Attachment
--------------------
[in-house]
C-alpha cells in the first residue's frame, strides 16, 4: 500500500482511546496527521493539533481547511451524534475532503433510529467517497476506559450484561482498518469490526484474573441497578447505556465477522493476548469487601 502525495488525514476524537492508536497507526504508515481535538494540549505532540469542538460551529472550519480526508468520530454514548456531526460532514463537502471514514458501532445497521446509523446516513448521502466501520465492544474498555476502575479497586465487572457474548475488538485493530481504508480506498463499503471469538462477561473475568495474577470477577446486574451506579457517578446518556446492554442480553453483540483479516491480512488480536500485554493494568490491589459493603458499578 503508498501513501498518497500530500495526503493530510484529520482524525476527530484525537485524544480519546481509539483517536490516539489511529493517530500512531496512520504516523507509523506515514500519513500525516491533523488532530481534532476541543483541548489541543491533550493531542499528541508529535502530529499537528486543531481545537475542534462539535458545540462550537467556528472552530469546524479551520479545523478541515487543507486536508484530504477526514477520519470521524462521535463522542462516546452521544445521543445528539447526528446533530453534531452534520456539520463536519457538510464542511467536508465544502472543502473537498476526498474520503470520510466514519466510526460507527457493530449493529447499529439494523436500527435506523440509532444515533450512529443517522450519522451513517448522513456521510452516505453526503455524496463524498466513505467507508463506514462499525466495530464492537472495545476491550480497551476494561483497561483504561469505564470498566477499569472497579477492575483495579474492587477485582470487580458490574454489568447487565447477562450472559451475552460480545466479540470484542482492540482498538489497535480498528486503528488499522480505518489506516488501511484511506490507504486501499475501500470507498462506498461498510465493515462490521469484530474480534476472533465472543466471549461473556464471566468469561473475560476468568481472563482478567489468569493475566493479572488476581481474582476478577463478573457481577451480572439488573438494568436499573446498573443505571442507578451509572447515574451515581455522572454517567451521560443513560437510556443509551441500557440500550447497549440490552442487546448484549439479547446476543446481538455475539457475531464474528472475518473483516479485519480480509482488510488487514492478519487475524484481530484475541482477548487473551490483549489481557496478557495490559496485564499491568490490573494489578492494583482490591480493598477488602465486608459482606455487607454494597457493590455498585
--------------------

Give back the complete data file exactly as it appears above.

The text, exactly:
[in-house]
C-alpha cells in the first residue's frame, strides 16, 4: 500500500482511546496527521493539533481547511451524534475532503433510529467517497476506559450484561482498518469490526484474573441497578447505556465477522493476548469487601 502525495488525514476524537492508536497507526504508515481535538494540549505532540469542538460551529472550519480526508468520530454514548456531526460532514463537502471514514458501532445497521446509523446516513448521502466501520465492544474498555476502575479497586465487572457474548475488538485493530481504508480506498463499503471469538462477561473475568495474577470477577446486574451506579457517578446518556446492554442480553453483540483479516491480512488480536500485554493494568490491589459493603458499578 503508498501513501498518497500530500495526503493530510484529520482524525476527530484525537485524544480519546481509539483517536490516539489511529493517530500512531496512520504516523507509523506515514500519513500525516491533523488532530481534532476541543483541548489541543491533550493531542499528541508529535502530529499537528486543531481545537475542534462539535458545540462550537467556528472552530469546524479551520479545523478541515487543507486536508484530504477526514477520519470521524462521535463522542462516546452521544445521543445528539447526528446533530453534531452534520456539520463536519457538510464542511467536508465544502472543502473537498476526498474520503470520510466514519466510526460507527457493530449493529447499529439494523436500527435506523440509532444515533450512529443517522450519522451513517448522513456521510452516505453526503455524496463524498466513505467507508463506514462499525466495530464492537472495545476491550480497551476494561483497561483504561469505564470498566477499569472497579477492575483495579474492587477485582470487580458490574454489568447487565447477562450472559451475552460480545466479540470484542482492540482498538489497535480498528486503528488499522480505518489506516488501511484511506490507504486501499475501500470507498462506498461498510465493515462490521469484530474480534476472533465472543466471549461473556464471566468469561473475560476468568481472563482478567489468569493475566493479572488476581481474582476478577463478573457481577451480572439488573438494568436499573446498573443505571442507578451509572447515574451515581455522572454517567451521560443513560437510556443509551441500557440500550447497549440490552442487546448484549439479547446476543446481538455475539457475531464474528472475518473483516479485519480480509482488510488487514492478519487475524484481530484475541482477548487473551490483549489481557496478557495490559496485564499491568490490573494489578492494583482490591480493598477488602465486608459482606455487607454494597457493590455498585